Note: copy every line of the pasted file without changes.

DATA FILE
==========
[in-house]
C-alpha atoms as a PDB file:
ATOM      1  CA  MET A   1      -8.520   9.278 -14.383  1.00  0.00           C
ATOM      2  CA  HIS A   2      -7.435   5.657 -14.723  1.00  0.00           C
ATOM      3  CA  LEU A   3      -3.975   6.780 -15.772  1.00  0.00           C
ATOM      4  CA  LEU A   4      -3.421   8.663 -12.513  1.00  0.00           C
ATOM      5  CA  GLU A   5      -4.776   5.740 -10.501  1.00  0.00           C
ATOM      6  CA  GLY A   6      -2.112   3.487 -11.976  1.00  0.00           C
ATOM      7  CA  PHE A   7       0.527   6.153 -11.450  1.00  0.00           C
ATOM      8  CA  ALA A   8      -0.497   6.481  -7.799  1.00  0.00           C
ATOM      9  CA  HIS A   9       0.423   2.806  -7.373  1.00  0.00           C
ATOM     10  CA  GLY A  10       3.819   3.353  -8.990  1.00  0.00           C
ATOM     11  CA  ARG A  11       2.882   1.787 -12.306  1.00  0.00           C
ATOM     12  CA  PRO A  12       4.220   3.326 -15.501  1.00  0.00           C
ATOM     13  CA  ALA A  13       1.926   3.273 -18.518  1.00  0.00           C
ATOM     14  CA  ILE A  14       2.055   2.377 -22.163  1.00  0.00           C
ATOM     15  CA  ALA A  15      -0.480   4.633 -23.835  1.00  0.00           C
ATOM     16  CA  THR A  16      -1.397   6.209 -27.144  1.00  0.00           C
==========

[in-house]
C-alpha atoms as a PDB file:
ATOM      1  CA  MET A   1      -8.520   9.278 -14.383  1.00  0.00           C
ATOM      2  CA  HIS A   2      -7.435   5.657 -14.723  1.00  0.00           C
ATOM      3  CA  LEU A   3      -3.975   6.780 -15.772  1.00  0.00           C
ATOM      4  CA  LEU A   4      -3.421   8.663 -12.513  1.00  0.00           C
ATOM      5  CA  GLU A   5      -4.776   5.740 -10.501  1.00  0.00           C
ATOM      6  CA  GLY A   6      -2.112   3.487 -11.976  1.00  0.00           C
ATOM      7  CA  PHE A   7       0.527   6.153 -11.450  1.00  0.00           C
ATOM      8  CA  ALA A   8      -0.497   6.481  -7.799  1.00  0.00           C
ATOM      9  CA  HIS A   9       0.423   2.806  -7.373  1.00  0.00           C
ATOM     10  CA  GLY A  10       3.819   3.353  -8.990  1.00  0.00           C
ATOM     11  CA  ARG A  11       2.882   1.787 -12.306  1.00  0.00           C
ATOM     12  CA  PRO A  12       4.220   3.326 -15.501  1.00  0.00           C
ATOM     13  CA  ALA A  13       1.926   3.273 -18.518  1.00  0.00           C
ATOM     14  CA  ILE A  14       2.055   2.377 -22.163  1.00  0.00           C
ATOM     15  CA  ALA A  15      -0.480   4.633 -23.835  1.00  0.00           C
ATOM     16  CA  THR A  16      -1.397   6.209 -27.144  1.00  0.00           C